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This issue marks the 30th anniversary of FirehouseÂ® Magazine. It only seems appropriate that we go back in time and find out how the Emergency Vehicle Operations column got started and why it has withstood the test of time. You may want to stop reading or turn the page, but wait, there are life lessons to be learned. Not that I want to grandstand or be self promoting, but rather to share these important lessons.
I was born and raised in Otisville, NY, a very small town at the base of the Catskill Mountains 77 miles northwest of New York City. When I was 18 years old, my dad ordered me to join the volunteer fire company. I had just graduated from high school and my dad made it perfectly clear that if I still wanted to live at home, becoming a volunteer firefighter was not optional. My dad was a past chief of the Otisville Volunteer Fire Department, so he felt it was in my best interest to join.
At the time, I can honestly say, I did not think much of this idea; however, given my financial status, I could not afford a place of my own, so I joined. I had a terrible time in high school, graduating by the skin of my teeth. I hated high school and saw no reason to continue the pain in college.
The second condition of keeping my happy home was to get a job. The year was 1974; inflation was out of control and jobs were difficult to come by. However, I was fortunate to get a job making industrial batteries at C and D Batteries. I am not sure what hell is like, but this place seemed to me to be hell on earth. The bell dinged at 8 A.M., you were working; the bell dinged at 10 A.M., you had 15 minutes for coffee before the bell dinged again. I received acid burns, was hit by shrapnel from exploding batteries and got lead poisoning. This place was no fun. But I had the volunteer firehouse.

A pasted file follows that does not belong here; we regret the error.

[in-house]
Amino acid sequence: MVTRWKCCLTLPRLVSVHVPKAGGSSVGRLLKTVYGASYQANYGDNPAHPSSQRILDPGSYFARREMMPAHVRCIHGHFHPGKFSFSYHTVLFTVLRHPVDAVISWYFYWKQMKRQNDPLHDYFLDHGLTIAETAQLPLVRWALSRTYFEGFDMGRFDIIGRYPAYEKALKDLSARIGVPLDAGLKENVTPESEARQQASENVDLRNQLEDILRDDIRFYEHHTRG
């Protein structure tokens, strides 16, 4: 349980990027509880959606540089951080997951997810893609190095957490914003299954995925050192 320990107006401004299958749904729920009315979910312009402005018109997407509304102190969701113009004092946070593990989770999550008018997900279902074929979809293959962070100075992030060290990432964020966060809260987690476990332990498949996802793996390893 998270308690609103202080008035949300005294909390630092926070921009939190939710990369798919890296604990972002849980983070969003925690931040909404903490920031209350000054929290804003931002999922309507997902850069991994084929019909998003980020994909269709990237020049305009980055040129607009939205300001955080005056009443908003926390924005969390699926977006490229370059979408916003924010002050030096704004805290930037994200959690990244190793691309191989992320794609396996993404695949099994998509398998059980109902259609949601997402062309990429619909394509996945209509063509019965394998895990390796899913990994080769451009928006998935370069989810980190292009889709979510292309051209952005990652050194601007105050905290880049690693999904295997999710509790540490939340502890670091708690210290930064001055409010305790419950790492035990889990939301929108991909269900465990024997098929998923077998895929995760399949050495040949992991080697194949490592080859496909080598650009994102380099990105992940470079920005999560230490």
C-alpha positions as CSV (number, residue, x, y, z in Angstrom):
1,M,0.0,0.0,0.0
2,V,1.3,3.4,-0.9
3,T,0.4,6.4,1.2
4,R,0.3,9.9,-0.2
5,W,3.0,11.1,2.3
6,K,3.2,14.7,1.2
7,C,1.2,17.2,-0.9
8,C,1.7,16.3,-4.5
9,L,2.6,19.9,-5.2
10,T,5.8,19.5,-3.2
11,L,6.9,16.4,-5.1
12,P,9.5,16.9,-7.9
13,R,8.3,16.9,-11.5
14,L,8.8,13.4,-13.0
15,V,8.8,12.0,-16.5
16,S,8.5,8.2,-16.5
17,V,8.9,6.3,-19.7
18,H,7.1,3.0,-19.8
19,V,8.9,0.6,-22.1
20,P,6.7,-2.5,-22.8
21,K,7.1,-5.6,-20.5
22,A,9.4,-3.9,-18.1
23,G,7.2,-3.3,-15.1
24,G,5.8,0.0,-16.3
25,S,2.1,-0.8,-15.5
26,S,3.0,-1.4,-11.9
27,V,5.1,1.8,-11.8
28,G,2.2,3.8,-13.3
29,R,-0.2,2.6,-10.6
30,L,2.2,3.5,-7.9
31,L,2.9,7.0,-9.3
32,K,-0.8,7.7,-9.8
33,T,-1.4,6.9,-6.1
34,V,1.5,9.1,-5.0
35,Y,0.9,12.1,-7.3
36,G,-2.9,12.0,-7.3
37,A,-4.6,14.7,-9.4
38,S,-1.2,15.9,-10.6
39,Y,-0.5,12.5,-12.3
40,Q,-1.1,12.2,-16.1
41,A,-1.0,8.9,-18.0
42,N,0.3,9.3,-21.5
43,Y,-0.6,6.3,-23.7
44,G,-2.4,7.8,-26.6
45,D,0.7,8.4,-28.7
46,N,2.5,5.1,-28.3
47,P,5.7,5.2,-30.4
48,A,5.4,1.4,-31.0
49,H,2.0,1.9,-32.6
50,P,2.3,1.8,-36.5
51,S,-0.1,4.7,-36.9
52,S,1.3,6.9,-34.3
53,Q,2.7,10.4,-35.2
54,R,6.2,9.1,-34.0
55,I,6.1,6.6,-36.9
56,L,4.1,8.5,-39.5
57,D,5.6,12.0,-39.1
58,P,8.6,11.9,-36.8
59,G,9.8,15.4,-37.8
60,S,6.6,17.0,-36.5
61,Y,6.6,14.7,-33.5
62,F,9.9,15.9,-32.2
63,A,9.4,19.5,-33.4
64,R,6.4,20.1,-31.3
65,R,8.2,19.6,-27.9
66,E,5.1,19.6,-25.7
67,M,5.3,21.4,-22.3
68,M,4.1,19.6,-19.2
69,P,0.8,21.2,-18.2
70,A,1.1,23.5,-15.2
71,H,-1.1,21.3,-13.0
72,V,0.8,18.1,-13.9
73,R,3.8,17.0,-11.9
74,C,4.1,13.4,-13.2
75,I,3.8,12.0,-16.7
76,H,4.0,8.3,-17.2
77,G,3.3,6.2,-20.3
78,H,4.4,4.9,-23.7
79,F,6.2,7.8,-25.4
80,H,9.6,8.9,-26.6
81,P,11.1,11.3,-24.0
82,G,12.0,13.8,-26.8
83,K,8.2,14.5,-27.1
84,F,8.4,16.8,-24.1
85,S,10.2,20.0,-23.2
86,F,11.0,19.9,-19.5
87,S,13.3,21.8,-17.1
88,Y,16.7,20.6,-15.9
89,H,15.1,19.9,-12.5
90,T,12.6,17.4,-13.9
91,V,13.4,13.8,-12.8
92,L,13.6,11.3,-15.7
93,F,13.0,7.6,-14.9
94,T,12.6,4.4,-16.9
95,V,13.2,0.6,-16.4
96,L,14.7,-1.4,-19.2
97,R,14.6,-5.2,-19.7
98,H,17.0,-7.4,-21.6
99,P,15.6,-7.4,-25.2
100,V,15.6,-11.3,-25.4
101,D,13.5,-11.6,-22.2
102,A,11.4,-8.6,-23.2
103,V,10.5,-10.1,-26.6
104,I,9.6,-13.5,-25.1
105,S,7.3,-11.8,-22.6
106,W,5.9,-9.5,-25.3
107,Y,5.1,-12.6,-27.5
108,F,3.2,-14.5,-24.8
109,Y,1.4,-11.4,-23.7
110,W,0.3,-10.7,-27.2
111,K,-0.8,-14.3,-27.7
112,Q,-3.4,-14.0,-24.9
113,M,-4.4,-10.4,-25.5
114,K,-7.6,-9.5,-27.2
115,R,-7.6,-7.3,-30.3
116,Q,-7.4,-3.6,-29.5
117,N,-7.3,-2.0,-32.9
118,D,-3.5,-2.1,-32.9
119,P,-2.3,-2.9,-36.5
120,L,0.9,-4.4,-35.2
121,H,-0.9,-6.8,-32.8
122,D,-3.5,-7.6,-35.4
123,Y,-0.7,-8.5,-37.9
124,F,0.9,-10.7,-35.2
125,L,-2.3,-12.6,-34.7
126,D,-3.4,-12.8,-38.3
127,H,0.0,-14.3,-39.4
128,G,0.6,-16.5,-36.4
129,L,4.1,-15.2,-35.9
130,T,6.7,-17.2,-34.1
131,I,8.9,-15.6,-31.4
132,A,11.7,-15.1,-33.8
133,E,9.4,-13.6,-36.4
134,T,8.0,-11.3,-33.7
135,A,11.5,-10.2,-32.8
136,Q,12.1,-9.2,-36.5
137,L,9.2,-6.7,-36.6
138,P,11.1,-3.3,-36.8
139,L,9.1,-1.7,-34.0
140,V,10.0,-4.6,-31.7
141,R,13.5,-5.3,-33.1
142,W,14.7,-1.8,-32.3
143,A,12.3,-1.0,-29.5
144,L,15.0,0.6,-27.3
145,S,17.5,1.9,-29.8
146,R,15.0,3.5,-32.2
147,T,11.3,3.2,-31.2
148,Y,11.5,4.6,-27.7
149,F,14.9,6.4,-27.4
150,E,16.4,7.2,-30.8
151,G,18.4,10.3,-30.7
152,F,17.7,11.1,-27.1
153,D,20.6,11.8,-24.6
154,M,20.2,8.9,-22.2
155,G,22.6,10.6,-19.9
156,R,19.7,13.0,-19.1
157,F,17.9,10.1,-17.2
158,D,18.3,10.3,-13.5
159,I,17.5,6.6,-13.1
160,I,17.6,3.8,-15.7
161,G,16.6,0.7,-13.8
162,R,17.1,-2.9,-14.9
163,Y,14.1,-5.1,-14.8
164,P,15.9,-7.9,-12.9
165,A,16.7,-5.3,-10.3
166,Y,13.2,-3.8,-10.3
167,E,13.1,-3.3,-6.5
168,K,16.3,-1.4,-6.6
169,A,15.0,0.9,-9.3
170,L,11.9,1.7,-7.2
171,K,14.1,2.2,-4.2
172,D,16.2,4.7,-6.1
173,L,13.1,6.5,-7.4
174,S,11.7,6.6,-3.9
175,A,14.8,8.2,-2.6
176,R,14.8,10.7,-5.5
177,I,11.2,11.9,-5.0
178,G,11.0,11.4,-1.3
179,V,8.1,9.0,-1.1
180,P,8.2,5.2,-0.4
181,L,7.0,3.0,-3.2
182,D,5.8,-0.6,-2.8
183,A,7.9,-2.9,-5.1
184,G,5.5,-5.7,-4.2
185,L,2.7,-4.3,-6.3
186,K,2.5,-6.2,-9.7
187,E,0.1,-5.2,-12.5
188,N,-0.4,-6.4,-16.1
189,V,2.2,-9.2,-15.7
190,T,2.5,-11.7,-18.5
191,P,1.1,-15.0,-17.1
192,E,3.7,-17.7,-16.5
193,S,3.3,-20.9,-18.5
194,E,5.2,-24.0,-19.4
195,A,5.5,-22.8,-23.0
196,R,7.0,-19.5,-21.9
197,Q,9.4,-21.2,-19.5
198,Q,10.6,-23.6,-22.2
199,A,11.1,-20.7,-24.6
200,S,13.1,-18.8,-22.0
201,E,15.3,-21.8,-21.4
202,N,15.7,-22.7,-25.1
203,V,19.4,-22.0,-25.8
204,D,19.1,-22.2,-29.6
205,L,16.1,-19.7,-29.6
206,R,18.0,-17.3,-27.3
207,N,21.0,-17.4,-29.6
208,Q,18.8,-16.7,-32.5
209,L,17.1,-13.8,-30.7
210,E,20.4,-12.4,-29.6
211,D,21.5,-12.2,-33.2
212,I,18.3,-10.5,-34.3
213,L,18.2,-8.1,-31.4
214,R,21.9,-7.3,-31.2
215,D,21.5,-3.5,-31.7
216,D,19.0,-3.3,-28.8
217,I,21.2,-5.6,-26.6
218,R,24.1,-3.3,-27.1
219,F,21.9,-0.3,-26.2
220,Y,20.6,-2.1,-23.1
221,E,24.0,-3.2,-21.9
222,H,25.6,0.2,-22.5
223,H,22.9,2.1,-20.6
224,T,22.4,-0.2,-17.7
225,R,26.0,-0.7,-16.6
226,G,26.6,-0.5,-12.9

I started to go to company drills and get trained, going to my first class, called â€œEssentials of Firemanship.â€ Then I went to a few fires and I was hooked. I finally figured out what I wanted to do with my life. Unlike many of you who wanted to be firefighters from an early age, it took me the better part of 18 years to figure it out. I remember the night when a man came to the firehouse and wanted young guys to sign up for a â€œFire Protection Technologyâ€ degree program being offered by the local community college. I had never given much thought about going to college, but then never had a subject been offered that I really liked, until now.
I worked all the overtime I could at the battery factory to make enough money to pay for college. A number of firefighters from the FDNY were going to college on the G.I. Bill, having just returned from Vietnam. We called them â€œscholars for dollarsâ€; they were great guys. The students in the fire science program were older than me, with the exception of four other volunteer firefighters who were around my age. One night, during a coffee break, one of the â€œcity guys,â€ as we referred to them, asked whether we liked firefighting and would like to do it as a career. We all agreed that this is what we wanted to do and we eventually all got on the job and became New York City firefighters.
The year was 1976, the year of the first issue of FirehouseÂ® Magazine. If you have every issue of FirehouseÂ®, as I do, you know that in 1976 it started as a publication that came out every other month. As part of going to fire college and just wanting to be a good firefighter, I subscribed to all the trade magazines. I even joined the NFPA to get its journal. Of course, I subscribed to that new kid on the block, FirehouseÂ® Magazine.
As I read all the magazines, two facts became clear to me. First, a high percentage of firefighter fatalities occurred while operating emergency vehicles; and second, no one was doing anything about it. Nobody wrote about it to any great degree, nobody talked about it and there were few pictures, if any, of apparatus accidents. The only time that any information about emergency vehicle fatalities was published occurred during the summer when the NFPA would release the previous yearâ€™s line-of-duty death statistics.